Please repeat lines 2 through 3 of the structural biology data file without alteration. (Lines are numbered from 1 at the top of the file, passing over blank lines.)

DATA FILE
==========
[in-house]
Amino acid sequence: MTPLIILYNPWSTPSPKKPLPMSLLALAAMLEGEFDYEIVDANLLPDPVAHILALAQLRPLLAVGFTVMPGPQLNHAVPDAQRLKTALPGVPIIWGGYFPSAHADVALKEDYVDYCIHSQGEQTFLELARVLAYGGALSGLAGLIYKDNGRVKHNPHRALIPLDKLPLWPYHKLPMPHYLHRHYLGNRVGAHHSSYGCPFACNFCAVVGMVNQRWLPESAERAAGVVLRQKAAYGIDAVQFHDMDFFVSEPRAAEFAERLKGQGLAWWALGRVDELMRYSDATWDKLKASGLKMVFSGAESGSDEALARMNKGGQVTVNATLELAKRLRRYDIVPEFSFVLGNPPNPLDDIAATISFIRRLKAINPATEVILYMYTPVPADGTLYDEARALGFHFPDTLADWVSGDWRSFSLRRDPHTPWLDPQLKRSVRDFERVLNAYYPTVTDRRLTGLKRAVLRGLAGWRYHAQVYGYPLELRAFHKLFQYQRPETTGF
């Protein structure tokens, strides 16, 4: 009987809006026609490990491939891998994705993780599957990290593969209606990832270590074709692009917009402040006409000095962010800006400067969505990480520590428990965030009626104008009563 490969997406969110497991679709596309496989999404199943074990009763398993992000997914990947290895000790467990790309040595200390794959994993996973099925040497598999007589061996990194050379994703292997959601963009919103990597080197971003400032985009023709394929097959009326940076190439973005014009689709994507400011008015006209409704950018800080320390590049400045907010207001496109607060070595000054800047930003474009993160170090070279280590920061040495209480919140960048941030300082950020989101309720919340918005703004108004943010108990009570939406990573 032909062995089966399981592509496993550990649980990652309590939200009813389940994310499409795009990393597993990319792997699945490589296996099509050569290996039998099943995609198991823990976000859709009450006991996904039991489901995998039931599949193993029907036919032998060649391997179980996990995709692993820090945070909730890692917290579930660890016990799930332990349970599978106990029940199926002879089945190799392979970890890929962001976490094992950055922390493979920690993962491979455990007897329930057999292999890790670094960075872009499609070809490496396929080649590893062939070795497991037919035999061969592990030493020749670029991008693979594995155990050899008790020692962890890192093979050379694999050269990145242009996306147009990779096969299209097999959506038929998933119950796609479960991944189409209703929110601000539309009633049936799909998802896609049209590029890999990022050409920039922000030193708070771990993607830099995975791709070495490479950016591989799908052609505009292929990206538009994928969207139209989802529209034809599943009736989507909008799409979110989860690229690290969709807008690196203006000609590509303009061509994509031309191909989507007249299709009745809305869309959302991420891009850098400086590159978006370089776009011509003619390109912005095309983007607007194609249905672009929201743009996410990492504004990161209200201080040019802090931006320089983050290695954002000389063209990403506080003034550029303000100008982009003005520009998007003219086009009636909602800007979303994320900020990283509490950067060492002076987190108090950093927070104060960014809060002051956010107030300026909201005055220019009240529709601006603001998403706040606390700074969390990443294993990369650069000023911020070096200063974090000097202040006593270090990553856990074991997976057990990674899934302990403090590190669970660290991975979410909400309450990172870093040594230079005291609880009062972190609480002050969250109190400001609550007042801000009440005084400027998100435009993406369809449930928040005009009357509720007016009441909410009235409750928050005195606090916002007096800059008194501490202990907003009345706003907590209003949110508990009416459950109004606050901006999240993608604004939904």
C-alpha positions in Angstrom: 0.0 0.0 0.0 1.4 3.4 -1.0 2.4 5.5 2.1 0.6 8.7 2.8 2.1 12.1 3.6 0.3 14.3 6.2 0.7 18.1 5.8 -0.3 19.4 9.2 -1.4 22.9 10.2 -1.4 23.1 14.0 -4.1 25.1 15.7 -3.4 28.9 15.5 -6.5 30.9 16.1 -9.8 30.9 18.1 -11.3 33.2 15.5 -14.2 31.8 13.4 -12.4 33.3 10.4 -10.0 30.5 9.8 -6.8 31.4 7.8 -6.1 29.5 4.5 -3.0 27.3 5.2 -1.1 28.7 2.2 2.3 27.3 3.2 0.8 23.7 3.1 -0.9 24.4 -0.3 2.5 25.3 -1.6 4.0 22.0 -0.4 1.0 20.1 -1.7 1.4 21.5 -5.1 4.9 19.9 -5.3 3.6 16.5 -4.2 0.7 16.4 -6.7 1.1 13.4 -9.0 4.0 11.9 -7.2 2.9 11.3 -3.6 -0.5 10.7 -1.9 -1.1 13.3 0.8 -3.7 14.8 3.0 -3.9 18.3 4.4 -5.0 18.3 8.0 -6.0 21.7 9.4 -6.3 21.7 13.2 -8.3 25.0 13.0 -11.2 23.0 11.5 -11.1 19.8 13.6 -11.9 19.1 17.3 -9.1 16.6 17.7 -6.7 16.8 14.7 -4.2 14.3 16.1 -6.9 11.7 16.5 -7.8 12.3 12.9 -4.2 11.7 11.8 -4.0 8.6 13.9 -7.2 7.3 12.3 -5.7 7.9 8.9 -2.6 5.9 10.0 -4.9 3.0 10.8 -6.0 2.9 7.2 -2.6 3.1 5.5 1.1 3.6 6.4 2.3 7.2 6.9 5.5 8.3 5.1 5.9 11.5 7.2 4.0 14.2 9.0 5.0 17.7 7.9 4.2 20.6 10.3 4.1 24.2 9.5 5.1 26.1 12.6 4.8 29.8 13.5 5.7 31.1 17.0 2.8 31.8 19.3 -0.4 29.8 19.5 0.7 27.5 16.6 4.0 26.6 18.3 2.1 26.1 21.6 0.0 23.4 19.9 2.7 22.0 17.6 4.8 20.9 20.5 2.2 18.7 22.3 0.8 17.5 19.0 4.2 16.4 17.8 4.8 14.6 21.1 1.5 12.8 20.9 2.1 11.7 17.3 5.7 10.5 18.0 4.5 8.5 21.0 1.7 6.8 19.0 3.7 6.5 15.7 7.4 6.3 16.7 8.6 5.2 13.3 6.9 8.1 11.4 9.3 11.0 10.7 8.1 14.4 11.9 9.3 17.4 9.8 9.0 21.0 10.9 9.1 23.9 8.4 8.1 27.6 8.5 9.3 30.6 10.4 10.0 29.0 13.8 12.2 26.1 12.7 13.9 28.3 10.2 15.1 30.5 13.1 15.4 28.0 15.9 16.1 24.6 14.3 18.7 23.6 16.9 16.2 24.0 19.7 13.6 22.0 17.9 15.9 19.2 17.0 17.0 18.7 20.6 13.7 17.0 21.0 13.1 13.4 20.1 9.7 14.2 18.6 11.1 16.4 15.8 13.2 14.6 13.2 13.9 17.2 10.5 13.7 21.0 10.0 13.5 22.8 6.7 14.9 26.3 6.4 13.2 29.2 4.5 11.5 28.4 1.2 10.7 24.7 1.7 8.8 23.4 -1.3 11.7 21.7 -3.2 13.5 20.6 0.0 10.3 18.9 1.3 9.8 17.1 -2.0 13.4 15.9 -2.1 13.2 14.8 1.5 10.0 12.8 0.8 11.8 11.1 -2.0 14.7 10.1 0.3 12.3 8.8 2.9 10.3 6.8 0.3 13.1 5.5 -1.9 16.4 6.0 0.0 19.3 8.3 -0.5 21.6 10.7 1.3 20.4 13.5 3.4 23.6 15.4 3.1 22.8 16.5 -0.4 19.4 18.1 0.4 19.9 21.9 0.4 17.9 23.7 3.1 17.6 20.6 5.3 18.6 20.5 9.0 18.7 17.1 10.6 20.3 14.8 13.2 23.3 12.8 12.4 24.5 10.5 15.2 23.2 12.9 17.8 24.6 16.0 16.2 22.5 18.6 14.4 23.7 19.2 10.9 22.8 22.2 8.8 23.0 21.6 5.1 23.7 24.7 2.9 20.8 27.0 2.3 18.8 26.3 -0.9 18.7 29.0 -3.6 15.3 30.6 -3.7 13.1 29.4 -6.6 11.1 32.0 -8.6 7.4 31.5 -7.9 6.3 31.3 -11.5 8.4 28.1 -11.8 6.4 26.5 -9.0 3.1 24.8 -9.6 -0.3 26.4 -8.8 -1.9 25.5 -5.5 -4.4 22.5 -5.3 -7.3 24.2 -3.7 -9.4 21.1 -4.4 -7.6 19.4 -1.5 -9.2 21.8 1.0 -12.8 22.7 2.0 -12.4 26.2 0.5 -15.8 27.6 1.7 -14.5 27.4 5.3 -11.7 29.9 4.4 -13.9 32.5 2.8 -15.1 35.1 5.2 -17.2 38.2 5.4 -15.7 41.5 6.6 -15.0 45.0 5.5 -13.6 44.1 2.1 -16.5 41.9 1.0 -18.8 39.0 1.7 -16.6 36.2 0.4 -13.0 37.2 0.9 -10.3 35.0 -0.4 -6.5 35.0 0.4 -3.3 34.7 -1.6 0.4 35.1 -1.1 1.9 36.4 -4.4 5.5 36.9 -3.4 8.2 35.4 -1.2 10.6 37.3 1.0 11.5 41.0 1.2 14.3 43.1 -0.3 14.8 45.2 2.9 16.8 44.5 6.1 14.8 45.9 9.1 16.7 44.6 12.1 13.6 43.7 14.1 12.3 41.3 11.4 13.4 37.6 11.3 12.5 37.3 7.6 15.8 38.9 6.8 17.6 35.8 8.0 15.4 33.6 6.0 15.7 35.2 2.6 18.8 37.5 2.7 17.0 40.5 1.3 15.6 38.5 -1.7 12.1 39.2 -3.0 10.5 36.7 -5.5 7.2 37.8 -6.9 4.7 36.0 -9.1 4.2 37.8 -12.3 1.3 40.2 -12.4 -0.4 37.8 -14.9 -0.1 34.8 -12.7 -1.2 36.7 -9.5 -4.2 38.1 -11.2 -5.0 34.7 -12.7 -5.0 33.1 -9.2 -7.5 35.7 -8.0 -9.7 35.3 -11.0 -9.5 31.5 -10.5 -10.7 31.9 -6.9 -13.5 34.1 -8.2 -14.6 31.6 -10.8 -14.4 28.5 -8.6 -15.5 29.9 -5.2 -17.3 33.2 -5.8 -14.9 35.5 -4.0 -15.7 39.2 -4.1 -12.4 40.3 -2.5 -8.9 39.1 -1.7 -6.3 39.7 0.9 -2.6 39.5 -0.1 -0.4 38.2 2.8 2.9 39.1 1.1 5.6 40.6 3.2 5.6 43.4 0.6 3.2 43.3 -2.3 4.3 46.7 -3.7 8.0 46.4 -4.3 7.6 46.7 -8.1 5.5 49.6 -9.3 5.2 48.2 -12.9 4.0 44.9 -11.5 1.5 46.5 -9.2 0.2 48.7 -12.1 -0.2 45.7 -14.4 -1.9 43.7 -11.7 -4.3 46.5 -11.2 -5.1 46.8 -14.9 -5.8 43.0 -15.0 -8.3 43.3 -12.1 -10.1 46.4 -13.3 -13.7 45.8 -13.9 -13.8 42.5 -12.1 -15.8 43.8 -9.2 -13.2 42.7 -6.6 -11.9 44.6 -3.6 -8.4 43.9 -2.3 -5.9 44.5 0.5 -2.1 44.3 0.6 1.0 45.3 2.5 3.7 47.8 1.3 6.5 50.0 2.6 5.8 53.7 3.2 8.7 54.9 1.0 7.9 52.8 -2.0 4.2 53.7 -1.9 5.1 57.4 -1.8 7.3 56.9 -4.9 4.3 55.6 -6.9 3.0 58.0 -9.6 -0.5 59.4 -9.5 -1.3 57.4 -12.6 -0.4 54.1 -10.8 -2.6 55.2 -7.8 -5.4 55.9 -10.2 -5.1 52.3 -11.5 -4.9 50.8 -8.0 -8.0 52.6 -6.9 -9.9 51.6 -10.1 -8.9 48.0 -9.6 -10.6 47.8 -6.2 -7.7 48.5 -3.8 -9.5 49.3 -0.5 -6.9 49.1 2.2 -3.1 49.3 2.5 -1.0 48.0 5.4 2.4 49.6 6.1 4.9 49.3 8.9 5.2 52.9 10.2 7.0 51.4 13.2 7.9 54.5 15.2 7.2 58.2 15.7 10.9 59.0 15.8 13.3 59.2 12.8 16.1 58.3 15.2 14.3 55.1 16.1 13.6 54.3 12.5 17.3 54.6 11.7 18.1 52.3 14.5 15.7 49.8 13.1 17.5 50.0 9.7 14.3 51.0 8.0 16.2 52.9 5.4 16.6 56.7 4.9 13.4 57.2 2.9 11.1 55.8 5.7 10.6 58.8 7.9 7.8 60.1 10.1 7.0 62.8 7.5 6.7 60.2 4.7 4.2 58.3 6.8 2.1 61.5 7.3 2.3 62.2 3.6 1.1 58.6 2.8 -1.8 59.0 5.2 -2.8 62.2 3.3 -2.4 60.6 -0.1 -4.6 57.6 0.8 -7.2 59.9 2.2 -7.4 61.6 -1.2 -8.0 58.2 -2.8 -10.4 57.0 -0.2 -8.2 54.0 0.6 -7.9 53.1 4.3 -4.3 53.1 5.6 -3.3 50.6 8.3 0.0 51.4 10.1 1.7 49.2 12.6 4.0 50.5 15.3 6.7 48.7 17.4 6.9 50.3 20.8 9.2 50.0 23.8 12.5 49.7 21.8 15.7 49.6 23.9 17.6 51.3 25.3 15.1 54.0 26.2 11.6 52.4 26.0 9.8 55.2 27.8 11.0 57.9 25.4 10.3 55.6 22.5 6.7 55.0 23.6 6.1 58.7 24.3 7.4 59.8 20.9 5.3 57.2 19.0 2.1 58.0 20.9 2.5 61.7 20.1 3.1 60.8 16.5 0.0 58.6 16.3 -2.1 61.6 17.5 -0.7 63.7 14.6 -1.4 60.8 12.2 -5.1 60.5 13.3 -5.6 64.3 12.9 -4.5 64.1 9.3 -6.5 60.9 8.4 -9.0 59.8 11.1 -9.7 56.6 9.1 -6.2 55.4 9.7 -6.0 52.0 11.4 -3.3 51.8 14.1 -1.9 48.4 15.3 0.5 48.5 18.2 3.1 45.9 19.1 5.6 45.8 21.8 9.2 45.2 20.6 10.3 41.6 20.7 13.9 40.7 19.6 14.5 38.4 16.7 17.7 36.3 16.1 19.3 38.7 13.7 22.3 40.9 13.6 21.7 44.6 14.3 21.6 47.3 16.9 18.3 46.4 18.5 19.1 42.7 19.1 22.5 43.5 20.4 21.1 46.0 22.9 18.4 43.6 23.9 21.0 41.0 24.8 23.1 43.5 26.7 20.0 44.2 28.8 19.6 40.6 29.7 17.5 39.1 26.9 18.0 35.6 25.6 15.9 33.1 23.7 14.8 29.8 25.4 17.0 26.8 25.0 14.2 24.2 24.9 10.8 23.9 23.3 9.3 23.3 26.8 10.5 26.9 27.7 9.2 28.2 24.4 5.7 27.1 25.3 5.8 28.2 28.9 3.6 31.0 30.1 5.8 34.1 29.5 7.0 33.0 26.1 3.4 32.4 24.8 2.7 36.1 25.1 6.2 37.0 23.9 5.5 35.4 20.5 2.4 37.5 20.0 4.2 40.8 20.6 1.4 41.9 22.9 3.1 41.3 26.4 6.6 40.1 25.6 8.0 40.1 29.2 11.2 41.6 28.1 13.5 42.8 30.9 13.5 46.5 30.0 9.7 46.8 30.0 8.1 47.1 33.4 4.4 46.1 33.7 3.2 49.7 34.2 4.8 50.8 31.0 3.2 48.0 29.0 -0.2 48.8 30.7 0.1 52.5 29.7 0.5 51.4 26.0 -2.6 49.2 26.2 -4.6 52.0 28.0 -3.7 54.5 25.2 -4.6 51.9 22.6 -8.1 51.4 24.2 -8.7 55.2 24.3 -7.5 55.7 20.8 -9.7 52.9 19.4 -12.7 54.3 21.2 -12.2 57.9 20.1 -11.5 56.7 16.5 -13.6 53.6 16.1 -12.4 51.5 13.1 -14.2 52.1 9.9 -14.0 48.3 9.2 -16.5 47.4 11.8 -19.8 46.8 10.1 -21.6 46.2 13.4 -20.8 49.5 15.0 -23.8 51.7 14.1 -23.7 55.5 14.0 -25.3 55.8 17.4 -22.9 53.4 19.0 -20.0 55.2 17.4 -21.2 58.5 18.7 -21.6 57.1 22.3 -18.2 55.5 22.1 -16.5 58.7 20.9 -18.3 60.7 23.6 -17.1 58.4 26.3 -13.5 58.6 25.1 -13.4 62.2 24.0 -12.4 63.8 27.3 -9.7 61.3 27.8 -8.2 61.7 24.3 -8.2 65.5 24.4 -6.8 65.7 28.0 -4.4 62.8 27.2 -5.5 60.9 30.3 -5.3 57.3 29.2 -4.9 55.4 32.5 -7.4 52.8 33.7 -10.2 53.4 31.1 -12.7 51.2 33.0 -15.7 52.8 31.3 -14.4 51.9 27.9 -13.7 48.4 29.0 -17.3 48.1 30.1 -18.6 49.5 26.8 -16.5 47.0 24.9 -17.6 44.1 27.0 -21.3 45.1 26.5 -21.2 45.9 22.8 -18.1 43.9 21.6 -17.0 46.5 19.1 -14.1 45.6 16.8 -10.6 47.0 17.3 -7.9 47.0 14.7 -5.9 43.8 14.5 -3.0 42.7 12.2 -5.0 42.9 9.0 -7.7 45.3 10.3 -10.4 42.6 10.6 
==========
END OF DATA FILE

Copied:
Amino acid sequence: MTPLIILYNPWSTPSPKKPLPMSLLALAAMLEGEFDYEIVDANLLPDPVAHILALAQLRPLLAVGFTVMPGPQLNHAVPDAQRLKTALPGVPIIWGGYFPSAHADVALKEDYVDYCIHSQGEQTFLELARVLAYGGALSGLAGLIYKDNGRVKHNPHRALIPLDKLPLWPYHKLPMPHYLHRHYLGNRVGAHHSSYGCPFACNFCAVVGMVNQRWLPESAERAAGVVLRQKAAYGIDAVQFHDMDFFVSEPRAAEFAERLKGQGLAWWALGRVDELMRYSDATWDKLKASGLKMVFSGAESGSDEALARMNKGGQVTVNATLELAKRLRRYDIVPEFSFVLGNPPNPLDDIAATISFIRRLKAINPATEVILYMYTPVPADGTLYDEARALGFHFPDTLADWVSGDWRSFSLRRDPHTPWLDPQLKRSVRDFERVLNAYYPTVTDRRLTGLKRAVLRGLAGWRYHAQVYGYPLELRAFHKLFQYQRPETTGF
């Protein structure tokens, strides 16, 4: 009987809006026609490990491939891998994705993780599957990290593969209606990832270590074709692009917009402040006409000095962010800006400067969505990480520590428990965030009626104008009563 490969997406969110497991679709596309496989999404199943074990009763398993992000997914990947290895000790467990790309040595200390794959994993996973099925040497598999007589061996990194050379994703292997959601963009919103990597080197971003400032985009023709394929097959009326940076190439973005014009689709994507400011008015006209409704950018800080320390590049400045907010207001496109607060070595000054800047930003474009993160170090070279280590920061040495209480919140960048941030300082950020989101309720919340918005703004108004943010108990009570939406990573 032909062995089966399981592509496993550990649980990652309590939200009813389940994310499409795009990393597993990319792997699945490589296996099509050569290996039998099943995609198991823990976000859709009450006991996904039991489901995998039931599949193993029907036919032998060649391997179980996990995709692993820090945070909730890692917290579930660890016990799930332990349970599978106990029940199926002879089945190799392979970890890929962001976490094992950055922390493979920690993962491979455990007897329930057999292999890790670094960075872009499609070809490496396929080649590893062939070795497991037919035999061969592990030493020749670029991008693979594995155990050899008790020692962890890192093979050379694999050269990145242009996306147009990779096969299209097999959506038929998933119950796609479960991944189409209703929110601000539309009633049936799909998802896609049209590029890999990022050409920039922000030193708070771990993607830099995975791709070495490479950016591989799908052609505009292929990206538009994928969207139209989802529209034809599943009736989507909008799409979110989860690229690290969709807008690196203006000609590509303009061509994509031309191909989507007249299709009745809305869309959302991420891009850098400086590159978006370089776009011509003619390109912005095309983007607007194609249905672009929201743009996410990492504004990161209200201080040019802090931006320089983050290695954002000389063209990403506080003034550029303000100008982009003005520009998007003219086009009636909602800007979303994320900020990283509490950067060492002076987190108090950093927070104060960014809060002051956010107030300026909201005055220019009240529709601006603001998403706040606390700074969390990443294993990369650069000023911020070096200063974090000097202040006593270090990553856990074991997976057990990674899934302990403090590190669970660290991975979410909400309450990172870093040594230079005291609880009062972190609480002050969250109190400001609550007042801000009440005084400027998100435009993406369809449930928040005009009357509720007016009441909410009235409750928050005195606090916002007096800059008194501490202990907003009345706003907590209003949110508990009416459950109004606050901006999240993608604004939904």